S.T.E.A.M. for Preschool

S.T.E.A.M. Implementation

Beginning with our Pre-Scholars (age 3), we implement weekly S.T.E.A.M. projects (science, technology, engineering, art and math). Our goal is to promote critical thinking and problem solving skills through S.T.E.A.M. lessons. Young children are natural explorers and why not tap into their curiosity in a positive manner. Our STEAM lessons, simply put, allow students to “learn by doing.” A sample S.T.E.A.M. lesson would include students singing Row, Row, Row Your Boat as a precursor to building boats to learn about buoyancy. They then test their boats to see if their boats will float across our Tupperware-made streams.

We utilize a plethora of resources to aid teachers in selecting S.T.E.A.M. lessons that are just right for their students. Such resources include: “Teaching STEM in the Early Years” by Sally Moomaw, “Year Round Project-Based Activities for STEM” by Kathryn Kurowski, and Blaze and the Monster Machines activities created by Nickelodeon and Young Minds Inspired. Each of these resources offers a variety of age-appropriate lessons with step-by-step teacher directions to lead children from questions, to predictions, to testing their predictions, to finding answers to their questions and then asking even more questions!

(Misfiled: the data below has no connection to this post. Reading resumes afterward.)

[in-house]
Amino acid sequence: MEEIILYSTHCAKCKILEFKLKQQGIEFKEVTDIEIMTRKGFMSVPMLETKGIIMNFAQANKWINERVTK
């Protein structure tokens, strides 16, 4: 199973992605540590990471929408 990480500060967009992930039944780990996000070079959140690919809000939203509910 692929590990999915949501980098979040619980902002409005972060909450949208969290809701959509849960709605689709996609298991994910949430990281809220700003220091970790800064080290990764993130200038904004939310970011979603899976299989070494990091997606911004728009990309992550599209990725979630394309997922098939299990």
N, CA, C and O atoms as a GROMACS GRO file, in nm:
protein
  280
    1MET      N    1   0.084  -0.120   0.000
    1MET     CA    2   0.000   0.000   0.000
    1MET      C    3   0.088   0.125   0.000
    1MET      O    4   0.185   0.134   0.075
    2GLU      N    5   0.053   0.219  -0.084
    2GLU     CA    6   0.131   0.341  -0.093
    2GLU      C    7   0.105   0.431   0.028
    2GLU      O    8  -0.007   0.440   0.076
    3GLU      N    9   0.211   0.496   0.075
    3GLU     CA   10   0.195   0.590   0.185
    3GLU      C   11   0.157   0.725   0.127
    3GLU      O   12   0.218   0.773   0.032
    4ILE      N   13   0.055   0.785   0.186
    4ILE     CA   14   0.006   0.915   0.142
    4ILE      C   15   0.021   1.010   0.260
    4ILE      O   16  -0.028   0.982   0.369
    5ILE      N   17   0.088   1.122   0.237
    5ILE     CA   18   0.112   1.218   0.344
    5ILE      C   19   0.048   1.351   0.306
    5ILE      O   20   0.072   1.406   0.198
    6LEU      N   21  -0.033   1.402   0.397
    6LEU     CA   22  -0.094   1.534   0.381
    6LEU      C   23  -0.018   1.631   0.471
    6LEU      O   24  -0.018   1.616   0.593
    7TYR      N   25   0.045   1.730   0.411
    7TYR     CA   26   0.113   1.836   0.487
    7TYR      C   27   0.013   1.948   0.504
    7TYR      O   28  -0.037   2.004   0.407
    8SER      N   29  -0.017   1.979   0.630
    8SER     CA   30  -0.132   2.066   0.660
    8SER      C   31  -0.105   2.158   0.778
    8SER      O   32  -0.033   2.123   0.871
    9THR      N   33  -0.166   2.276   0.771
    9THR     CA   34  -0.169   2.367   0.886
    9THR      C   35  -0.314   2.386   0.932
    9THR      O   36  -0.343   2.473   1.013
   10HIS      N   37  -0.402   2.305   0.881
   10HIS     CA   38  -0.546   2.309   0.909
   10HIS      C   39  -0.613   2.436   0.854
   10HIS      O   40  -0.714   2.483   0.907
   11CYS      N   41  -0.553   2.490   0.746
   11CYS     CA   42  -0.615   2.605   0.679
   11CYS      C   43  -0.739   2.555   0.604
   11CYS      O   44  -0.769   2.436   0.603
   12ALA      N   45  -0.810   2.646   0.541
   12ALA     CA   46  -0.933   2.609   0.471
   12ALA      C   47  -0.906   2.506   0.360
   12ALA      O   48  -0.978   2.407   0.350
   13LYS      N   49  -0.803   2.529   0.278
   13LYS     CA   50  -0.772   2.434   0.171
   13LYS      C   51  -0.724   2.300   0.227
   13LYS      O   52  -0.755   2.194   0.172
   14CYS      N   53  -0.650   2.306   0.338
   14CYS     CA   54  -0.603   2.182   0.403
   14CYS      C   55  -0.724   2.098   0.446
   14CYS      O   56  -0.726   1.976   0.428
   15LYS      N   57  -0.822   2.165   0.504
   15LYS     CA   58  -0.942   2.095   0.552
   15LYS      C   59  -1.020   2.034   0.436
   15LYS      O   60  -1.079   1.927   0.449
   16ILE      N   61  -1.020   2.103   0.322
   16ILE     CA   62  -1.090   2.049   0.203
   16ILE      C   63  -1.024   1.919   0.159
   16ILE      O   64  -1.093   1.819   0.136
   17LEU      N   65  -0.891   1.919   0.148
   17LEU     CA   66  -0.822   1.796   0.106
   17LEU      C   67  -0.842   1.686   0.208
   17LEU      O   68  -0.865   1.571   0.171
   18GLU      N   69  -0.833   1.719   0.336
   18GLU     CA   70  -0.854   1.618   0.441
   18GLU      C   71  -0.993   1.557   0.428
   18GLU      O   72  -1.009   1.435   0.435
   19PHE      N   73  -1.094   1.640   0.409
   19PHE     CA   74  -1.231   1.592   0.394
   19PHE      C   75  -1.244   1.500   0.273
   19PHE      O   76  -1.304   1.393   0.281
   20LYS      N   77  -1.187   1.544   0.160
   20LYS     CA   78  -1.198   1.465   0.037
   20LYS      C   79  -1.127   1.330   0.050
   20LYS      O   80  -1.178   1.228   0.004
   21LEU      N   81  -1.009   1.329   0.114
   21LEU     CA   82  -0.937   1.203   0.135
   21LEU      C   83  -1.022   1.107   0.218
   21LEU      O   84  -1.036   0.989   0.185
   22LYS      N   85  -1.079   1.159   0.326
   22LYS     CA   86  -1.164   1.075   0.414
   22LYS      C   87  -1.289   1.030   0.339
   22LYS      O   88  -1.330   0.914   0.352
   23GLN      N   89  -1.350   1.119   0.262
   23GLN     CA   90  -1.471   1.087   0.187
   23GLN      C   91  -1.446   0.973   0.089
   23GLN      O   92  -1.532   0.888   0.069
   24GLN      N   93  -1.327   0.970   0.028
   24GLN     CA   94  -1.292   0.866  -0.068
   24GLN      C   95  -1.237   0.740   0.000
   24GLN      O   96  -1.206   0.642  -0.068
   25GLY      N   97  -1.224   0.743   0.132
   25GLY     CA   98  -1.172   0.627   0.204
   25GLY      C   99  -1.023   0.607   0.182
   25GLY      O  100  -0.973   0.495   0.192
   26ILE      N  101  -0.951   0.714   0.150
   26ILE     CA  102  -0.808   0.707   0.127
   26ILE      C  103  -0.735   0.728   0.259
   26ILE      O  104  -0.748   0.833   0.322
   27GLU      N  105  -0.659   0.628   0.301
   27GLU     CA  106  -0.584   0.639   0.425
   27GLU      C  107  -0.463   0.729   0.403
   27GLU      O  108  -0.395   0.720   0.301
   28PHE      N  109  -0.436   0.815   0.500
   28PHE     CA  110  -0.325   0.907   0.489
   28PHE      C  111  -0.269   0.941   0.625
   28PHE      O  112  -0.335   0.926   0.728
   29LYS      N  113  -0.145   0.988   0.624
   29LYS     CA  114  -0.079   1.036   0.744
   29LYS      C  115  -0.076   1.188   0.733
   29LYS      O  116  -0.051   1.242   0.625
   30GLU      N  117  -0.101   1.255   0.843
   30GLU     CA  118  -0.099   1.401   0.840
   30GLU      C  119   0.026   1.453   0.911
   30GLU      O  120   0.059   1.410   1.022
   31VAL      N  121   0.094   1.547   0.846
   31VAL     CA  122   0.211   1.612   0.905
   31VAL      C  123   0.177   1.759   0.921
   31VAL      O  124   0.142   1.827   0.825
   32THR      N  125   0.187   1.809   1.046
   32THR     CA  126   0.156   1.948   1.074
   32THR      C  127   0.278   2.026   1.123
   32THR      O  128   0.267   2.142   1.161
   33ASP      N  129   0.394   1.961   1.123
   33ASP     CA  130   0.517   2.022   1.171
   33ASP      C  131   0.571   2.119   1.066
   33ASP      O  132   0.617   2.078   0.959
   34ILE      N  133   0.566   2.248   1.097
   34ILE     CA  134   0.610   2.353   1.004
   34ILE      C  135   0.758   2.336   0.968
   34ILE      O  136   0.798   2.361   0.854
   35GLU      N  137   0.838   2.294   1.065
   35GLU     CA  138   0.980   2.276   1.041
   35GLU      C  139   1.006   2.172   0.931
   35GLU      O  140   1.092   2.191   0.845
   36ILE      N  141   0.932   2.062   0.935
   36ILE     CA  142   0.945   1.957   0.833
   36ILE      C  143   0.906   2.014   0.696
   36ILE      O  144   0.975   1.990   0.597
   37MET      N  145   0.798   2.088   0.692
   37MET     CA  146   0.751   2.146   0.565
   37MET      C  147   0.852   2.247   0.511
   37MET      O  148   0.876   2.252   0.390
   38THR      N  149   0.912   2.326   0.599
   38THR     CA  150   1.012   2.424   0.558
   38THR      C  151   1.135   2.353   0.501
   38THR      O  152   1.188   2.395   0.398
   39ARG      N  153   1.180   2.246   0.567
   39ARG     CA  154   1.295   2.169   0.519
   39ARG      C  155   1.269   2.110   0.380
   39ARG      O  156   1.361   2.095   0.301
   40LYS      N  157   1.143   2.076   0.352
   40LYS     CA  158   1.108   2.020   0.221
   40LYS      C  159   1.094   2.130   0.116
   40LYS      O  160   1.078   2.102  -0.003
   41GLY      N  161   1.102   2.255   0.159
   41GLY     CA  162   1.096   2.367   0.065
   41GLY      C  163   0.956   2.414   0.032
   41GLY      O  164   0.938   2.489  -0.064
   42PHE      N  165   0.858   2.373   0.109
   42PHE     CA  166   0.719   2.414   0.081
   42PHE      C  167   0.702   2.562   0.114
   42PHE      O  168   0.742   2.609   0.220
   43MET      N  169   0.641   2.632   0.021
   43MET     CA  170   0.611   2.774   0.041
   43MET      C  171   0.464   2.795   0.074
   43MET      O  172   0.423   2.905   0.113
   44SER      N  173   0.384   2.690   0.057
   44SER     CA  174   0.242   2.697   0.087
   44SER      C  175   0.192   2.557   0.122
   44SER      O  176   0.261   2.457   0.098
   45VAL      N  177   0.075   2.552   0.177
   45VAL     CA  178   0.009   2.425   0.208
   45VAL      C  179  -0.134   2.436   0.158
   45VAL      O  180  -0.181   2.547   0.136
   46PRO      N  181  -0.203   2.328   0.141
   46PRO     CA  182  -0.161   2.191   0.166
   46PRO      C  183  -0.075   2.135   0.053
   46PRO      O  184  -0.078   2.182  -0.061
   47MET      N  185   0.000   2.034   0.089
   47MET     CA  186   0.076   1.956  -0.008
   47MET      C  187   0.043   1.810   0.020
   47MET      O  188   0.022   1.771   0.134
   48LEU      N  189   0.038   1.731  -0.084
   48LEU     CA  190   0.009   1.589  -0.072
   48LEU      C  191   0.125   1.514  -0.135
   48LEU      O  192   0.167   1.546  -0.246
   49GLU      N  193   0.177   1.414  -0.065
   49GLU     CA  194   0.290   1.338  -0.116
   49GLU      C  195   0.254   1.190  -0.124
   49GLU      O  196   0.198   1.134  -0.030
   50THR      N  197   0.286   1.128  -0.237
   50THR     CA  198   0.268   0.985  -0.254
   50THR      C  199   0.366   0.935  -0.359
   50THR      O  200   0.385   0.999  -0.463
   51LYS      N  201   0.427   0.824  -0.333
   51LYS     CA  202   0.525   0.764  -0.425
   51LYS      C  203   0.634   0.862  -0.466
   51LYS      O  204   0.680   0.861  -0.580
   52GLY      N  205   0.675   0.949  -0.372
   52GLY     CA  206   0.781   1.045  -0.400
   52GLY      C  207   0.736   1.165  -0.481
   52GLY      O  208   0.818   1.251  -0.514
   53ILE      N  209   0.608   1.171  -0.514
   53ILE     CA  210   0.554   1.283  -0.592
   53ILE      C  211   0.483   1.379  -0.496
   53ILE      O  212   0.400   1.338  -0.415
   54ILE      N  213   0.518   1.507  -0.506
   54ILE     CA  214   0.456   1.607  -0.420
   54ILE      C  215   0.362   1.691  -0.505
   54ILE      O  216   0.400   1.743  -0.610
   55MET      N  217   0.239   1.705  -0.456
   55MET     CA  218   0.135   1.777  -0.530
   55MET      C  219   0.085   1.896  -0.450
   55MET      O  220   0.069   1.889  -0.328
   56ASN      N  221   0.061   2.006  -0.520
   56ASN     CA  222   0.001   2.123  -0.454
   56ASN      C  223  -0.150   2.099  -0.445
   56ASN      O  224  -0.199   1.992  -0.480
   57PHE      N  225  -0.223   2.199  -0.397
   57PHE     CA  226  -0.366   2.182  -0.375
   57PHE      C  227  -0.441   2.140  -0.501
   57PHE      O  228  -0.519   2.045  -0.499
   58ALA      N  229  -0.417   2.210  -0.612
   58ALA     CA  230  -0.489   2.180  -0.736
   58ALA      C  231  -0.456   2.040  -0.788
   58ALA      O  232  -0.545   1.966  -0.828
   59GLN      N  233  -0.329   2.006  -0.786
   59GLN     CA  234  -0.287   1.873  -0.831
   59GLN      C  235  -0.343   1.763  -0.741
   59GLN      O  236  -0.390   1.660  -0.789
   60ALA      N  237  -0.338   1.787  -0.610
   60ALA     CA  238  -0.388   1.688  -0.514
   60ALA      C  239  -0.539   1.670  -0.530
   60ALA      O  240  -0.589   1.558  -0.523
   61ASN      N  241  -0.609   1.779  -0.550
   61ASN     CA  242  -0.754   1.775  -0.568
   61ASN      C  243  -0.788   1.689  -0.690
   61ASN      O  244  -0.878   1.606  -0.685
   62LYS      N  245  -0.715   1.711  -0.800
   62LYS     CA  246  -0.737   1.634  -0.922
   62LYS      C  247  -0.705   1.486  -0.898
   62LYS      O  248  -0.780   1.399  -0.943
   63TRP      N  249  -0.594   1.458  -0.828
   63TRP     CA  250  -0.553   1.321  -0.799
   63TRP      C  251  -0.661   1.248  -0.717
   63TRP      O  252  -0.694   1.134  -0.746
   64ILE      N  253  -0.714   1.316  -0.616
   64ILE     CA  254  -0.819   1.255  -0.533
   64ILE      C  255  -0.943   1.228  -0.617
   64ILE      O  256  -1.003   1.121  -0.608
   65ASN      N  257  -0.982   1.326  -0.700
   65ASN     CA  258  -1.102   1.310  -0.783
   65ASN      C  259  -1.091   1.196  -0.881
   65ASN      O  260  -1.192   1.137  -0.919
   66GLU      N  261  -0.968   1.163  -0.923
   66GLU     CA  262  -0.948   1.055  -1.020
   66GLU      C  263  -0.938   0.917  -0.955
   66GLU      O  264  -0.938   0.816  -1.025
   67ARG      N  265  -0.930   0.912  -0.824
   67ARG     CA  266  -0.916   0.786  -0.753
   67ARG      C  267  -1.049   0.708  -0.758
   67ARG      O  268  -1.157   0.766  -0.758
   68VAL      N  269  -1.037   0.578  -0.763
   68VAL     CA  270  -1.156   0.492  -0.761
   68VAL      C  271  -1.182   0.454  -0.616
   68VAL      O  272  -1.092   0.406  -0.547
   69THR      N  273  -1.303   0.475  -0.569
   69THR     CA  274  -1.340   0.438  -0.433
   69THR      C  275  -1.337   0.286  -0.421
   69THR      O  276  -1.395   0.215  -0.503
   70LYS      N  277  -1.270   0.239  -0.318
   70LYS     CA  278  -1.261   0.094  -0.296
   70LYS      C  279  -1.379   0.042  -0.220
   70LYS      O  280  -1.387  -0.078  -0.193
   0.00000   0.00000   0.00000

To effectively implement S.T.E.A.M. with fun and excitement, our teachers engage students in “What” questions rather than “Why” questions. Why questions imply that there is only one right answer and sometimes are difficult to answer. “What” questions are great for observations and discovery. During our weekly S.T.E.A.M. projects, students work to answer “What” questions such as those listed below. During observations and discovery, we ask questions like:

What do you see happening?
What do you notice about ____?
What is the difference between ____ and ____ ?

To further assist teachers in implementing our S.T.E.A.M. initiative, we provide 1-hour training each week where teachers experiment with the S.T.E.A.M. lessons before conducting them with the children. By doing so, teachers have the opportunity to think through the activity, consider the right questions to ask, and determine any accommodations needed to help their students successfully complete the weekly projects.